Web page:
MERCILESS GODS, Little Ones Theatre and Griffin Independent at the SBW Stables Theatre, 1-25 November 2017. Photography by Sarah Walker
Christos Tsiolkas is a writer whose name immediately conjures up clear-eyed images of modern Australia. It’s not Summer Bay nor Ramsay Street, there’s not a sheep, ’roo nor blonde surfie chick to be seen. Rather, Tsiolkas-land is urban, multi-ethnic, multi-gender and uncompromisingly realistic. So it is with Merciless Gods.
Crafted for the stage by Dan Giovannoni and brought to Sydney under the Griffin Independent banner, the production enjoyed a successful, much-admired debut season in Melbourne. An original work by independent company Little Ones Theatre, Merciless Gods is a series of eight short, sharp stories taken from the 15 that make up the 2014 collection of the same title.
Ironically perhaps, the evening begins with a pill- and booze-fuelled social gathering where the entertainment is focused on tales of revenge. Oddly, it’s the most conventional and therefore least effective episode – but that’s only in comparison to the rest of the mini epics. These are powerful and varied and keep the audience raptly on edge for two hours, despite the diffusion of an interval.
Tsiolkas’s shadowy universe is inhabited by the kinds of people who rarely see the sunshine of middle class approval – or suburbia. There’s a hopeful young junkie whose plan to pay off a drug debt and go straight by doing a porno movie is cruelly derailed. An ill and elderly man gathers his family as he plans his death. An adult daughter tries to deal with her aberrant mother; a mother discovers her son’s gay porn, another is forced to face her son’s misogyny...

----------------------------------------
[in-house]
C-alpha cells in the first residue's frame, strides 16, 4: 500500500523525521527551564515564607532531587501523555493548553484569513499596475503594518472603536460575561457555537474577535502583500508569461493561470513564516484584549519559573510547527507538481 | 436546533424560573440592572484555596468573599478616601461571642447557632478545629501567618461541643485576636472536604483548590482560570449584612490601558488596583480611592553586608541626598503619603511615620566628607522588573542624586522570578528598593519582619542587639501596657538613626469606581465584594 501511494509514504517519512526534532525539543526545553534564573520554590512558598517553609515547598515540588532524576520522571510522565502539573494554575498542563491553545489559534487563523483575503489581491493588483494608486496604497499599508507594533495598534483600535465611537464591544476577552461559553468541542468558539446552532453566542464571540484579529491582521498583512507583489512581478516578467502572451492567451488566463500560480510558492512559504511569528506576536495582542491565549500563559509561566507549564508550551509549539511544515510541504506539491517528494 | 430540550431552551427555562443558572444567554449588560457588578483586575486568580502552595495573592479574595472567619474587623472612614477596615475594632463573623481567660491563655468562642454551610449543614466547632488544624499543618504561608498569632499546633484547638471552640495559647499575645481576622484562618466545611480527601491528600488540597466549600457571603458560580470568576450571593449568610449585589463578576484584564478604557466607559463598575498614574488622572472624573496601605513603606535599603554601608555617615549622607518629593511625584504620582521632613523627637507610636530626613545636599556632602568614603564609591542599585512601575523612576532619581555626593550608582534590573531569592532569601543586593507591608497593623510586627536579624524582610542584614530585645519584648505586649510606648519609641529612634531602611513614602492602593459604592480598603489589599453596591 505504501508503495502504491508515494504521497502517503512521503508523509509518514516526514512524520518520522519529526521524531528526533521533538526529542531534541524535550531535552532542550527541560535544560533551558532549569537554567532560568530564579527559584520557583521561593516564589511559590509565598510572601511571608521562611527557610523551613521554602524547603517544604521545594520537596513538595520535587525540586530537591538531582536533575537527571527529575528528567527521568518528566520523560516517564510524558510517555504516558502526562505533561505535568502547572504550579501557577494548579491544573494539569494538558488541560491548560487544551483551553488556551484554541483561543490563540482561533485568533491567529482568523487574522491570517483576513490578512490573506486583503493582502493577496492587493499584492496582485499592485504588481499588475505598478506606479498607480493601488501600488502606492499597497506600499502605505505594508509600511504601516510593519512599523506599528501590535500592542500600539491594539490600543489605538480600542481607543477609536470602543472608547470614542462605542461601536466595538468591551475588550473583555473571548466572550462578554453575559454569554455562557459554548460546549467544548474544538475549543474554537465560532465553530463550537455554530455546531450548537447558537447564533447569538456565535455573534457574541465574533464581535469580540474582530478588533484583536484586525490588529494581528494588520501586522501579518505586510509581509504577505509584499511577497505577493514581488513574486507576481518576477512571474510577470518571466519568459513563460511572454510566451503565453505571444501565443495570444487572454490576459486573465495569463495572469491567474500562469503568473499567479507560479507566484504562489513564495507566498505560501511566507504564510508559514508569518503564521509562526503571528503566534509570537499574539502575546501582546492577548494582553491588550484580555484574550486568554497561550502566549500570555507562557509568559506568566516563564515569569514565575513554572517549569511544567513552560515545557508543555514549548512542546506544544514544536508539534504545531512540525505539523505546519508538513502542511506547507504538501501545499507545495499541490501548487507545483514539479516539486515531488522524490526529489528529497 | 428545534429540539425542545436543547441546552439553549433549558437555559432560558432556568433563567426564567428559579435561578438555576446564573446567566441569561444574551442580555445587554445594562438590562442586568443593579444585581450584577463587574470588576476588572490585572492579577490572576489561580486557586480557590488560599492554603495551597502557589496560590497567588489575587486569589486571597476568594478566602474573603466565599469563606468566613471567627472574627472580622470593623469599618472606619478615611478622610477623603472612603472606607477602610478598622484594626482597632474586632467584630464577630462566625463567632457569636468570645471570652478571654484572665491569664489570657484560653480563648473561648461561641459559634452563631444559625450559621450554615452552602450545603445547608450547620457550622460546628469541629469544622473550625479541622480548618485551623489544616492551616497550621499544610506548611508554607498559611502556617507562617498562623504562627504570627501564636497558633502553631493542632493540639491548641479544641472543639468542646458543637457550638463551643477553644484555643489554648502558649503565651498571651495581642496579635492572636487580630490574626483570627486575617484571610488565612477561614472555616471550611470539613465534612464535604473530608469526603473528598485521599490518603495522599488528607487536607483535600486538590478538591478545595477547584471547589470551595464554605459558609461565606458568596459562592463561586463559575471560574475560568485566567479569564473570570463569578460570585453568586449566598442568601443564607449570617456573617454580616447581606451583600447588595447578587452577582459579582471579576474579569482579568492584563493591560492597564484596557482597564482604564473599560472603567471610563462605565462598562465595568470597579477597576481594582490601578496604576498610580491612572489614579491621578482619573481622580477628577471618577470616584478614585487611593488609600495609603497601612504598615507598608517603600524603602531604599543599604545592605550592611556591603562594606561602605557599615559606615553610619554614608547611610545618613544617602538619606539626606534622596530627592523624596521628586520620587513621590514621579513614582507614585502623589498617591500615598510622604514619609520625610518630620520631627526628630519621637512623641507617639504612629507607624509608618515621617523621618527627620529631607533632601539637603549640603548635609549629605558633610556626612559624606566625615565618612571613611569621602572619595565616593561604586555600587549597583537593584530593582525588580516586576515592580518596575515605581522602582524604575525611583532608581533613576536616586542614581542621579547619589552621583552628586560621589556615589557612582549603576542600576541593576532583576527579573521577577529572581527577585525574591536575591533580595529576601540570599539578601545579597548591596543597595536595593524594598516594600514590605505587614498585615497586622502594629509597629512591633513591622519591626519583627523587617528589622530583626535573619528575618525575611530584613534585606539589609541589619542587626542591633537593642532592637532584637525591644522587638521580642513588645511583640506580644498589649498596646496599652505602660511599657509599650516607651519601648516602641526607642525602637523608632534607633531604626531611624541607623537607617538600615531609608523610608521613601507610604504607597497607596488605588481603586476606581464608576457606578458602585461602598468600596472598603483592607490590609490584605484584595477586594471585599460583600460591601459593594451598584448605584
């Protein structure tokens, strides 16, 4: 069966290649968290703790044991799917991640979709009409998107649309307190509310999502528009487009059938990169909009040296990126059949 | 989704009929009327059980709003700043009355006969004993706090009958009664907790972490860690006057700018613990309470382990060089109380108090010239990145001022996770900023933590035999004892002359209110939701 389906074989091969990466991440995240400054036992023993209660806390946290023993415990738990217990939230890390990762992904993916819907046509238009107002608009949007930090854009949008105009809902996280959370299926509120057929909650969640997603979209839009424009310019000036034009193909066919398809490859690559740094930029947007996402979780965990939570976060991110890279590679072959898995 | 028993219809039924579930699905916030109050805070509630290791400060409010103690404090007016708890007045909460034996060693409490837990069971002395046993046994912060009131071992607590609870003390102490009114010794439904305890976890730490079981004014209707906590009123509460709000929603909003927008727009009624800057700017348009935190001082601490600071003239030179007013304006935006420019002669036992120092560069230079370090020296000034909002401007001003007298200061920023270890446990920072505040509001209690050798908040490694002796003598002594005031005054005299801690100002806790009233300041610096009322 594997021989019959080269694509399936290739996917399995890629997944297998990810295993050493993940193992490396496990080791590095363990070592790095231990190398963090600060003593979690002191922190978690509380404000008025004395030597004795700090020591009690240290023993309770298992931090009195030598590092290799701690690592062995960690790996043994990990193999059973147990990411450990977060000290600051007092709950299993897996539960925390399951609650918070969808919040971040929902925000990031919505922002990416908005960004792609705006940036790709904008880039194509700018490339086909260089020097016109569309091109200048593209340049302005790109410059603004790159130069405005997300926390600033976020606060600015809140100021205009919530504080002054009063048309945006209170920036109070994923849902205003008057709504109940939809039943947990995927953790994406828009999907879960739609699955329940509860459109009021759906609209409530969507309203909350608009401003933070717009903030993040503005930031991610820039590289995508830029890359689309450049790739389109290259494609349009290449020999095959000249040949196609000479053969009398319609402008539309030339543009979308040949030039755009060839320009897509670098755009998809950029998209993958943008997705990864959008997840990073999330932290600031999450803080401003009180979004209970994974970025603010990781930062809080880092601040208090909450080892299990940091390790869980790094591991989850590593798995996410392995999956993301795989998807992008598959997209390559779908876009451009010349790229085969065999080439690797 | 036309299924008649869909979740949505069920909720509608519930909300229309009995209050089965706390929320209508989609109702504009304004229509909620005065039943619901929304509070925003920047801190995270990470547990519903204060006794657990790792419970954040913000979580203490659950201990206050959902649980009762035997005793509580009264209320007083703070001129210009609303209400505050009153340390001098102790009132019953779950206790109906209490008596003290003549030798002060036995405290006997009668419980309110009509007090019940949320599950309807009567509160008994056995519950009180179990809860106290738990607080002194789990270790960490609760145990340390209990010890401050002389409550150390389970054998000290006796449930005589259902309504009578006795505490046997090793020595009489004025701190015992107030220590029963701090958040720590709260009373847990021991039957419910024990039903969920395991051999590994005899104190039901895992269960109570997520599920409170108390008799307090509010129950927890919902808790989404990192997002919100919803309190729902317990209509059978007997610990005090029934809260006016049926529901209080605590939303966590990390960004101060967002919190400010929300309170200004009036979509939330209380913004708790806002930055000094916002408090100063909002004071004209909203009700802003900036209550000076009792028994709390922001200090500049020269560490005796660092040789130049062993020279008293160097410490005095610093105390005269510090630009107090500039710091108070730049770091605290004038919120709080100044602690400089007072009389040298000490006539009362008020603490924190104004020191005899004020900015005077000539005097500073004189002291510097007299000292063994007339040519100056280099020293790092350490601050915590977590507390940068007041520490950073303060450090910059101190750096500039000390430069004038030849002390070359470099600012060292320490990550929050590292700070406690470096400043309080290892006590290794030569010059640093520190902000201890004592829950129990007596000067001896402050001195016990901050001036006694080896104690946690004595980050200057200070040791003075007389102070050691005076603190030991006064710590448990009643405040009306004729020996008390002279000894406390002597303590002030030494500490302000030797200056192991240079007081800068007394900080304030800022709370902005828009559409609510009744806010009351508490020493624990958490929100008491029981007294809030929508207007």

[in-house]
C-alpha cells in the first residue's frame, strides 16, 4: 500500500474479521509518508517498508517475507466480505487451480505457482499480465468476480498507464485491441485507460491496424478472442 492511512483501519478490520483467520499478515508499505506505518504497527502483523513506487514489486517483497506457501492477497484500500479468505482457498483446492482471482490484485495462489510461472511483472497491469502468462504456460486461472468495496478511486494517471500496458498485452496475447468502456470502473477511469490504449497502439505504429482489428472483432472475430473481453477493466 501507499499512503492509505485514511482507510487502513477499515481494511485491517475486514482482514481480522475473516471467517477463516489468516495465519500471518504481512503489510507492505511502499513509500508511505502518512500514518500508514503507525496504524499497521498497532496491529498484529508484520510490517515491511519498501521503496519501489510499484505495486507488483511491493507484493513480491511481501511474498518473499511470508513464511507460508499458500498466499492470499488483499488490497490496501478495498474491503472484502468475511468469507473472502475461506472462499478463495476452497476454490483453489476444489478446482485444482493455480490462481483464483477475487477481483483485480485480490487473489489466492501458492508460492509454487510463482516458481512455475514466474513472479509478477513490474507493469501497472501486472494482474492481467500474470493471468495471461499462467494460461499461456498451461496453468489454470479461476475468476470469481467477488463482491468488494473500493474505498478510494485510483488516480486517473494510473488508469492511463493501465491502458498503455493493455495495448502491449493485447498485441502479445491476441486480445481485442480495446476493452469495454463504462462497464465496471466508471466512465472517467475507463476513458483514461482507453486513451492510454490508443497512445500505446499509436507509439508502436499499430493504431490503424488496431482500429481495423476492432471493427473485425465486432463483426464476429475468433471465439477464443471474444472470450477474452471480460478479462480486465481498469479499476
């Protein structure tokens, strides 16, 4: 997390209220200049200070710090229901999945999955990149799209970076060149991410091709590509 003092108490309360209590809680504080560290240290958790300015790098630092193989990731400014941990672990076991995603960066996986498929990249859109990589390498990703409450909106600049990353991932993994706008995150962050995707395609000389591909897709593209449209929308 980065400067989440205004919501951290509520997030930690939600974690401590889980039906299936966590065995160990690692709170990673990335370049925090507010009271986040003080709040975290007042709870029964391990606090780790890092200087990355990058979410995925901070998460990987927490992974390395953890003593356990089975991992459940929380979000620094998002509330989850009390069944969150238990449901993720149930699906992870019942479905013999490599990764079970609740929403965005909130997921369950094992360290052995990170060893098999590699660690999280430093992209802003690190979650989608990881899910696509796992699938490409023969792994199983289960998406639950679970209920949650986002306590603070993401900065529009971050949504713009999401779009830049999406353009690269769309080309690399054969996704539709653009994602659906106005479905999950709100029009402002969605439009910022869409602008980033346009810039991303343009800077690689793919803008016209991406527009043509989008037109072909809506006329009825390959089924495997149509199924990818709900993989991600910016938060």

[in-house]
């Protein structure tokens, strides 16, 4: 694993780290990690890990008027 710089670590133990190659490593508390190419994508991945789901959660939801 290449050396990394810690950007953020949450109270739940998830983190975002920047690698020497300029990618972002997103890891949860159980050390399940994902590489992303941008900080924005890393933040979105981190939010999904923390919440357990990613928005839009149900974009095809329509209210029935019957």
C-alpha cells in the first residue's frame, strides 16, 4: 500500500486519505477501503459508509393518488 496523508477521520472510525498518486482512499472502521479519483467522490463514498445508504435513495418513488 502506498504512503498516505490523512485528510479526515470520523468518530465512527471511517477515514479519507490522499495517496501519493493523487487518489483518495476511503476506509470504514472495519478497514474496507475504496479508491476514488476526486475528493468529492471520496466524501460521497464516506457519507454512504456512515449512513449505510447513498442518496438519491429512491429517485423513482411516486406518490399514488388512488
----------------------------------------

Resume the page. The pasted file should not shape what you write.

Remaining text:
The settings conveyed are in the writing and telling and played out on an unadorned, cleverly lit set backed by scarlet drapes (design Eugyeene Teh, lighting Katie Sfetkidis): there is a squalid apartment, a sauna, a family home and so on and all punctuated by Daniel Nixon’s sound design and composed music. These fragments are mostly beautiful and romantic – a wild and diverting contrast to the action on stage.
The cast – Paul Blenheim, Brigid Gallacher, Sapidah Kian, Peter Paltos, Charles Purcell and brilliantly led by Jennifer Vuletic slip from role to role with deceptive ease. The text – poetic, brutal, vivid and honest – is intelligently served by each actor and their characters are three dimensional even as they tell themselves and their lives. There is no doubt that these are dramatised stories and the direction by Stephen Nicolazzo heightens that effect as well as teasing out all the theatrical possibilities.
Merciless Gods is exciting, uncompromising and rewarding. It’s a fine production of fascinating material and will shock, amuse and sadden by turns. It’s a long time since Jennifer Vuletic has stalked a Sydney stage and her return is not only thrilling but hugely welcome. Not to be missed. Recommended.